Keeping the Carnatic tradition alive

Kalakruthi School presents its annual showcase writes UMA KARTHIKEYAN

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One of the foremost classical music institutions in Melbourne’s Indian community, Kalakruthi School of Indian Music celebrated its annual program of student showcase in early July.
It was a cold winter evening, but the warmth of the music touched the gathered audience at the Doncaster Secondary College.
Kalakruthi School.Indian Link
The Kalakruthi School was founded in 1994 by Shobha Sekhar, training students in the vocal and veena traditions of Carnatic music. Herself an artist of international repute, Shobha Sekhar currently teaches music at the University of Melbourne. Her own training came from stalwarts in the field, including from her mother Mangalam Muthuswamy, a great exponent of the veena, whose 10th memorial anniversary was also observed as a part of the annual program this year.
Some fifty students ranging in age from four to fifty presented their talent on the night. The performances made me wonder about the time and effort that each of the students would have made to bring their talent to stage. It is a great achievement by Shobha Sekhar to have inspired these musicians to learn, practice and seek further knowledge. 
Many performers stood out with their renditions. Young Melbourne student Sakthi has been training at Kalakruthi since her age of four. Currently she is pursuing her medical studies in Hobart. Being brought up in Melbourne and far away from a land where this music originated, her passion for music was inspiring.
Kalakruthi School.Indian Link
How does she balance her music activities with her busy student lifestyle?
“Music is a part of my life now and I cannot imagine a life without it,” she replies. “I make time for regular practice, and while doing other activities like walking or running, I listen to Carnatic and other forms of music on my iPhone.”
She also credits this interest to the perseverance of her parents and the interest created by her teacher Shobha Sekar.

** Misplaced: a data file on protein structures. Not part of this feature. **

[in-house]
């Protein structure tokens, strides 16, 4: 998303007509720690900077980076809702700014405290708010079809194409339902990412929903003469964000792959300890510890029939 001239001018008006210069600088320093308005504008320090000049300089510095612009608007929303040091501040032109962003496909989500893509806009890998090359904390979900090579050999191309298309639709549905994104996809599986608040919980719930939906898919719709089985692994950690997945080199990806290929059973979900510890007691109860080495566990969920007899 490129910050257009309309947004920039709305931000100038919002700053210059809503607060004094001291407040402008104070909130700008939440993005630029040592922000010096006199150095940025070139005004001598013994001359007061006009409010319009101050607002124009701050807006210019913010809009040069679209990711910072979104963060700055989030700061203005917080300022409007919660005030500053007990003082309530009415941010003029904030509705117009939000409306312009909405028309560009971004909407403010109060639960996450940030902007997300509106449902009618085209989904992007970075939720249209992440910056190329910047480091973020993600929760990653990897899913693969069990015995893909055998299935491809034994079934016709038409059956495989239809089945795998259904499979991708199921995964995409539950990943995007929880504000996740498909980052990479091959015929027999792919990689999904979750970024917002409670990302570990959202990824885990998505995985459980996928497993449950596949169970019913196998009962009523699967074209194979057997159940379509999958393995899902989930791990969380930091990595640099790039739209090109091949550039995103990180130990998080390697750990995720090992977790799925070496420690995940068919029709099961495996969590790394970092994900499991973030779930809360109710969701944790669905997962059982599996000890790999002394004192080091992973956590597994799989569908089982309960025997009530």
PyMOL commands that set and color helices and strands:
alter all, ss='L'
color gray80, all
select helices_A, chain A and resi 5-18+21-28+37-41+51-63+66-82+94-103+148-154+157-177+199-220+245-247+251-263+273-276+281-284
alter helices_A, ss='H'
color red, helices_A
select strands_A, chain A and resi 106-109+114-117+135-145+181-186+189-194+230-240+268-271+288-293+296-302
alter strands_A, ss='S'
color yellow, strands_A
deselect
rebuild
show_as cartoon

To practitioners and followers, music is truly an ocean of knowledge; the more you immerse yourself into it, the deeper it gets, pushing you to seek more learning, and thus engaging your mind with positivity. The great Indian sitar exponent Pandit Ravi Shankar once said famously, “Music can lead to a deep sense of inner peace.” Thanks to the activities of institutions like Kalakruthi, community youth are inspired to engage their time in blissful and peace-filled activities.
Kalakruthi School.Indian Link
In a wonderful innovation that shows the desire of the school to reach out to the youngsters as well as keep up with new trends in technology, each item performed was accompanied by a PowerPoint backdrop with captivating images and translations of the song, its origin, its composer and the other details. This heightened the experience for the audience.
Students came from diverse cultural and ethnic backgrounds and this did stand out truly in the performance. The event was well attended by the who’s who of Melbourne’s Indian classical music fraternity, including Ramnath and Gopinath IyerVasan and Latha SrinivasanMurali Kumar, Indira Srinivasan, Ram and Jayshree Ramachandran, Ravi and Narmatha Ravichandhira, Meena Ilankumaran, Ushanthini Sripathmanathan, Balasri Rasiah and Rama Rao.  These luminaries relentlessly support this art form and help in their own way in bringing the next generation of musicians to the Melbourne stage. 

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